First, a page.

Intel inside: Delphi, Mobileye tap chipmaker for self-driving car processors

It's all part of the group's plan to get autonomous vehicles on roads by 2019.

Andrew Krok Reviews Editor / Cars
Cars are Andrew's jam, as is strawberry. After spending years as a regular ol' car fanatic, he started working his way through the echelons of the automotive industry, starting out as social-media director of a small European-focused garage outside of Chicago. From there, he moved to the editorial side, penning several written features in Total 911 Magazine before becoming a full-time auto writer, first for a local Chicago outlet and then for CNET Cars.
Andrew Krok
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Suppliers Delphi and Mobileye have teamed up to build an autonomous-car system that they hope to sell to automakers. And now, they're relying on a little help from Intel .

Delphi and Intel have signed a deal whereby the chipmaker will supply Delphi with high-powered processors for its autonomous efforts, the Associated Press reports. It's unclear if the chip in question is the A3900 introduced back in October, but given its boost in computing and graphics power, it wouldn't be a surprise if that were the chip to which Delphi is referring.

Self-driving cars will need to process an insane amount of data in real time, from radar to cameras to laser emitters and back again. Delphi told AP that Intel's chip has the capabilities necessary to develop an autonomous-car system that can then be sold to automakers -- Delphi won't be selling self-driving cars under its own name.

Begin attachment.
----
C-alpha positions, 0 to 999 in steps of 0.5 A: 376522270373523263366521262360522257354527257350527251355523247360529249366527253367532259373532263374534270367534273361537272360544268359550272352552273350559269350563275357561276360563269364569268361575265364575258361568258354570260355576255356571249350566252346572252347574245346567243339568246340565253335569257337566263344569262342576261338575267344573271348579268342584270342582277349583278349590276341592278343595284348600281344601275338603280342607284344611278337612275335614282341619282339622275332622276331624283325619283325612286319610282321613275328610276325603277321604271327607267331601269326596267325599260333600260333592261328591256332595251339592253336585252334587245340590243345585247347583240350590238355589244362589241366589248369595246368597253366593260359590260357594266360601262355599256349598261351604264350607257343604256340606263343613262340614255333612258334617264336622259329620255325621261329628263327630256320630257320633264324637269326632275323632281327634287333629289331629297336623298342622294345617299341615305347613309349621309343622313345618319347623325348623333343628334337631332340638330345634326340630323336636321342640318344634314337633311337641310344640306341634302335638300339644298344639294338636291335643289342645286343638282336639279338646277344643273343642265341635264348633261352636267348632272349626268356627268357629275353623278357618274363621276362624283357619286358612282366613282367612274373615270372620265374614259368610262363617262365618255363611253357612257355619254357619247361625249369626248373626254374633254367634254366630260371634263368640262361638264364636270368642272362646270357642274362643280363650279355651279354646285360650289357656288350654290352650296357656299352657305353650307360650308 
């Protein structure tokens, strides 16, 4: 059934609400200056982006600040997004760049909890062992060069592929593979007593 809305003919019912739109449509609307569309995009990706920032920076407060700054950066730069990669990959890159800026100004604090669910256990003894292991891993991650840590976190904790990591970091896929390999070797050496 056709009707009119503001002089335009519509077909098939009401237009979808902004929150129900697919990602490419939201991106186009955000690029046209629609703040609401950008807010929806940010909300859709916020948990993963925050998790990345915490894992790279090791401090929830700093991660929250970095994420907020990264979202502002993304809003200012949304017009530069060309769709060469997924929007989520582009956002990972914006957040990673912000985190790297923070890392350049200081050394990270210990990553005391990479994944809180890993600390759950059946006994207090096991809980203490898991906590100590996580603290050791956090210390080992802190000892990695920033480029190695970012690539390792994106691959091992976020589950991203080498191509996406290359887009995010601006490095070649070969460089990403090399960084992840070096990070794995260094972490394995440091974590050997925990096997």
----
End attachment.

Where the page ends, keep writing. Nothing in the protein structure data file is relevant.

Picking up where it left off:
The news comes just a couple months ahead of the Consumer Electronics Show in Las Vegas, where Delphi and Mobileye will conduct "automated driving's most complex, real-world demonstration." It will use a 6.3-mile circuit to show off the driving system, which is slated to be ready for production in 2019.

Delphi's test car will come equipped with cameras and radar and laser emitters. It claims to know its location within 10 centimeters (about 4 inches), even without access to GPS, and it can navigate spaces free of markings and detect pedestrians in 360 degrees.

Delphi and Mobileye contribute different strengths to the project. Delphi's focus centers around autonomous software, sensors and system integration, whereas Mobileye puts its efforts toward mapping, machine learning and computer vision.

The companies are already testing this autonomous system in Singapore. Next year, they'll expand that testing to include the US and Europe.